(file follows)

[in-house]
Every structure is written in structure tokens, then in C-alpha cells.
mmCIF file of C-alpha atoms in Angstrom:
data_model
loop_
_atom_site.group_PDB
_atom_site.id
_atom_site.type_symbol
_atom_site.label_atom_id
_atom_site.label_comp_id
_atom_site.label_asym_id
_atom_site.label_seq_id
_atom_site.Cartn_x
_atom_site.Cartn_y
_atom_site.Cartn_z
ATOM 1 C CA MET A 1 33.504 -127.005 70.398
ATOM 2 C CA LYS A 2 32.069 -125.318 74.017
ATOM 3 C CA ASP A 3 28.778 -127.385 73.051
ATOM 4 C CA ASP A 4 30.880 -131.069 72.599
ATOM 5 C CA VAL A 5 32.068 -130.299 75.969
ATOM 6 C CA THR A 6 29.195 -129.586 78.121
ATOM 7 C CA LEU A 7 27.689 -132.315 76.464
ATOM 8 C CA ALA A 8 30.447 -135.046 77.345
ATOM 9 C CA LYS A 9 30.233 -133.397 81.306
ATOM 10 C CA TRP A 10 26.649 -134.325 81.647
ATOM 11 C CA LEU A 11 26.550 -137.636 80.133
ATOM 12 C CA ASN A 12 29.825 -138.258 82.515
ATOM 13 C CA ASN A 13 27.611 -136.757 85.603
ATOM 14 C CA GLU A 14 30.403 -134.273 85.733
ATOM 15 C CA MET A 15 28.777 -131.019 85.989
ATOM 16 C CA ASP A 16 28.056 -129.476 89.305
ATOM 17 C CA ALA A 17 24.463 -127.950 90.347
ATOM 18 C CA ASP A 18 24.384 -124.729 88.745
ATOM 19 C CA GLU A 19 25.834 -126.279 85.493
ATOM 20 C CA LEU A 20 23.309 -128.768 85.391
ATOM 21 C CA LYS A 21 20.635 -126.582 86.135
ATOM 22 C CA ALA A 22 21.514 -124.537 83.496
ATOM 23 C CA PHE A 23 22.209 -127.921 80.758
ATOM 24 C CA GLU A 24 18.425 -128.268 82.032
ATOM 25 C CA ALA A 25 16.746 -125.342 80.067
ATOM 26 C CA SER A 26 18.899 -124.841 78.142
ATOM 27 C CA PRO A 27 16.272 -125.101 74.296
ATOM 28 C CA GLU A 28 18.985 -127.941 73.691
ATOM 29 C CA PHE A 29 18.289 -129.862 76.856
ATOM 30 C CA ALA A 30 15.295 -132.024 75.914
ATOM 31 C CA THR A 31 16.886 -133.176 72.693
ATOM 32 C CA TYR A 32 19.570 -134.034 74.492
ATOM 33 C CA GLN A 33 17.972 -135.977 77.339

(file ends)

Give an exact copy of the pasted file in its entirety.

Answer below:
[in-house]
Every structure is written in structure tokens, then in C-alpha cells.
mmCIF file of C-alpha atoms in Angstrom:
data_model
loop_
_atom_site.group_PDB
_atom_site.id
_atom_site.type_symbol
_atom_site.label_atom_id
_atom_site.label_comp_id
_atom_site.label_asym_id
_atom_site.label_seq_id
_atom_site.Cartn_x
_atom_site.Cartn_y
_atom_site.Cartn_z
ATOM 1 C CA MET A 1 33.504 -127.005 70.398
ATOM 2 C CA LYS A 2 32.069 -125.318 74.017
ATOM 3 C CA ASP A 3 28.778 -127.385 73.051
ATOM 4 C CA ASP A 4 30.880 -131.069 72.599
ATOM 5 C CA VAL A 5 32.068 -130.299 75.969
ATOM 6 C CA THR A 6 29.195 -129.586 78.121
ATOM 7 C CA LEU A 7 27.689 -132.315 76.464
ATOM 8 C CA ALA A 8 30.447 -135.046 77.345
ATOM 9 C CA LYS A 9 30.233 -133.397 81.306
ATOM 10 C CA TRP A 10 26.649 -134.325 81.647
ATOM 11 C CA LEU A 11 26.550 -137.636 80.133
ATOM 12 C CA ASN A 12 29.825 -138.258 82.515
ATOM 13 C CA ASN A 13 27.611 -136.757 85.603
ATOM 14 C CA GLU A 14 30.403 -134.273 85.733
ATOM 15 C CA MET A 15 28.777 -131.019 85.989
ATOM 16 C CA ASP A 16 28.056 -129.476 89.305
ATOM 17 C CA ALA A 17 24.463 -127.950 90.347
ATOM 18 C CA ASP A 18 24.384 -124.729 88.745
ATOM 19 C CA GLU A 19 25.834 -126.279 85.493
ATOM 20 C CA LEU A 20 23.309 -128.768 85.391
ATOM 21 C CA LYS A 21 20.635 -126.582 86.135
ATOM 22 C CA ALA A 22 21.514 -124.537 83.496
ATOM 23 C CA PHE A 23 22.209 -127.921 80.758
ATOM 24 C CA GLU A 24 18.425 -128.268 82.032
ATOM 25 C CA ALA A 25 16.746 -125.342 80.067
ATOM 26 C CA SER A 26 18.899 -124.841 78.142
ATOM 27 C CA PRO A 27 16.272 -125.101 74.296
ATOM 28 C CA GLU A 28 18.985 -127.941 73.691
ATOM 29 C CA PHE A 29 18.289 -129.862 76.856
ATOM 30 C CA ALA A 30 15.295 -132.024 75.914
ATOM 31 C CA THR A 31 16.886 -133.176 72.693
ATOM 32 C CA TYR A 32 19.570 -134.034 74.492
ATOM 33 C CA GLN A 33 17.972 -135.977 77.339